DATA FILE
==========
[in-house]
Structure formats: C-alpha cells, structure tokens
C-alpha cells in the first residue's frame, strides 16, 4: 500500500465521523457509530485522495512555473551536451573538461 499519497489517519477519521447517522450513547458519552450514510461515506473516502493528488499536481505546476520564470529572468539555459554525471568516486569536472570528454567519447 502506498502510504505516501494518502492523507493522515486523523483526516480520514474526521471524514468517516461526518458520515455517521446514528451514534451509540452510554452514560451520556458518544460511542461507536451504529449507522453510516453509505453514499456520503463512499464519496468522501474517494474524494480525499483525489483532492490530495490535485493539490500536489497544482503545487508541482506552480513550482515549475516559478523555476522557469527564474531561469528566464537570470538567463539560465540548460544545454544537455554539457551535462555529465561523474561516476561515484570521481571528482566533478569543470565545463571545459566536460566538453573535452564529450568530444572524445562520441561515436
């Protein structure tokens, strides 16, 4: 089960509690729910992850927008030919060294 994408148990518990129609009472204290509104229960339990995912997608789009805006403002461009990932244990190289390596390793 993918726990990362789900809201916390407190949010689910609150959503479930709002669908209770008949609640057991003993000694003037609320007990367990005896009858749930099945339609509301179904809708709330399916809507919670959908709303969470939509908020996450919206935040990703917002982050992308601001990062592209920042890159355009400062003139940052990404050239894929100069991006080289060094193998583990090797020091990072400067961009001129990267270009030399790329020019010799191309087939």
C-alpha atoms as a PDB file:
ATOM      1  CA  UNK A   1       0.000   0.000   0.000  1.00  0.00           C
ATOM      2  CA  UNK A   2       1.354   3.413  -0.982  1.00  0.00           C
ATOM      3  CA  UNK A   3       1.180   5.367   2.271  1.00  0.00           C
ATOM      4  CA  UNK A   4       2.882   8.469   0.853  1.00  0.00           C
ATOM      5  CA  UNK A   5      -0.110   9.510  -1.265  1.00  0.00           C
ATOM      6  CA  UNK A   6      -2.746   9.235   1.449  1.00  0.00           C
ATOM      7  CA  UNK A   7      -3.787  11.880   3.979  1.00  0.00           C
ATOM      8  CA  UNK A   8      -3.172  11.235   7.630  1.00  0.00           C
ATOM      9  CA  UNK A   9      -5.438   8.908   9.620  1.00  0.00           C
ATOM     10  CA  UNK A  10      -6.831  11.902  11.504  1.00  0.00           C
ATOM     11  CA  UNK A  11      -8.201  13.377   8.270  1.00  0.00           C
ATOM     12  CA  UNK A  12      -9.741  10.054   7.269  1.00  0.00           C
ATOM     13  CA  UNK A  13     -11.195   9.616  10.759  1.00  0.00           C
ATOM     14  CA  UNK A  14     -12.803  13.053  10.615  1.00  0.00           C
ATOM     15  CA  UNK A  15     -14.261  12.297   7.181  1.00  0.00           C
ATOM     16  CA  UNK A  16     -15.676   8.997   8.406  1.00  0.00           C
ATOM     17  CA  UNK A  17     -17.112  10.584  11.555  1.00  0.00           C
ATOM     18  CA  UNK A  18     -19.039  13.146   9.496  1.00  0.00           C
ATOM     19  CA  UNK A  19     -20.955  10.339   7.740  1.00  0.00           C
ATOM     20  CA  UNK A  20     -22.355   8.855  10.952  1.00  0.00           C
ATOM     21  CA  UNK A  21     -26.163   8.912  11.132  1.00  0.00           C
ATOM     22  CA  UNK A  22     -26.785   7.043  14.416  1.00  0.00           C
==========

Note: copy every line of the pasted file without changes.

[in-house]
Structure formats: C-alpha cells, structure tokens
C-alpha cells in the first residue's frame, strides 16, 4: 500500500465521523457509530485522495512555473551536451573538461 499519497489517519477519521447517522450513547458519552450514510461515506473516502493528488499536481505546476520564470529572468539555459554525471568516486569536472570528454567519447 502506498502510504505516501494518502492523507493522515486523523483526516480520514474526521471524514468517516461526518458520515455517521446514528451514534451509540452510554452514560451520556458518544460511542461507536451504529449507522453510516453509505453514499456520503463512499464519496468522501474517494474524494480525499483525489483532492490530495490535485493539490500536489497544482503545487508541482506552480513550482515549475516559478523555476522557469527564474531561469528566464537570470538567463539560465540548460544545454544537455554539457551535462555529465561523474561516476561515484570521481571528482566533478569543470565545463571545459566536460566538453573535452564529450568530444572524445562520441561515436
């Protein structure tokens, strides 16, 4: 089960509690729910992850927008030919060294 994408148990518990129609009472204290509104229960339990995912997608789009805006403002461009990932244990190289390596390793 993918726990990362789900809201916390407190949010689910609150959503479930709002669908209770008949609640057991003993000694003037609320007990367990005896009858749930099945339609509301179904809708709330399916809507919670959908709303969470939509908020996450919206935040990703917002982050992308601001990062592209920042890159355009400062003139940052990404050239894929100069991006080289060094193998583990090797020091990072400067961009001129990267270009030399790329020019010799191309087939």
C-alpha atoms as a PDB file:
ATOM      1  CA  UNK A   1       0.000   0.000   0.000  1.00  0.00           C
ATOM      2  CA  UNK A   2       1.354   3.413  -0.982  1.00  0.00           C
ATOM      3  CA  UNK A   3       1.180   5.367   2.271  1.00  0.00           C
ATOM      4  CA  UNK A   4       2.882   8.469   0.853  1.00  0.00           C
ATOM      5  CA  UNK A   5      -0.110   9.510  -1.265  1.00  0.00           C
ATOM      6  CA  UNK A   6      -2.746   9.235   1.449  1.00  0.00           C
ATOM      7  CA  UNK A   7      -3.787  11.880   3.979  1.00  0.00           C
ATOM      8  CA  UNK A   8      -3.172  11.235   7.630  1.00  0.00           C
ATOM      9  CA  UNK A   9      -5.438   8.908   9.620  1.00  0.00           C
ATOM     10  CA  UNK A  10      -6.831  11.902  11.504  1.00  0.00           C
ATOM     11  CA  UNK A  11      -8.201  13.377   8.270  1.00  0.00           C
ATOM     12  CA  UNK A  12      -9.741  10.054   7.269  1.00  0.00           C
ATOM     13  CA  UNK A  13     -11.195   9.616  10.759  1.00  0.00           C
ATOM     14  CA  UNK A  14     -12.803  13.053  10.615  1.00  0.00           C
ATOM     15  CA  UNK A  15     -14.261  12.297   7.181  1.00  0.00           C
ATOM     16  CA  UNK A  16     -15.676   8.997   8.406  1.00  0.00           C
ATOM     17  CA  UNK A  17     -17.112  10.584  11.555  1.00  0.00           C
ATOM     18  CA  UNK A  18     -19.039  13.146   9.496  1.00  0.00           C
ATOM     19  CA  UNK A  19     -20.955  10.339   7.740  1.00  0.00           C
ATOM     20  CA  UNK A  20     -22.355   8.855  10.952  1.00  0.00           C
ATOM     21  CA  UNK A  21     -26.163   8.912  11.132  1.00  0.00           C
ATOM     22  CA  UNK A  22     -26.785   7.043  14.416  1.00  0.00           C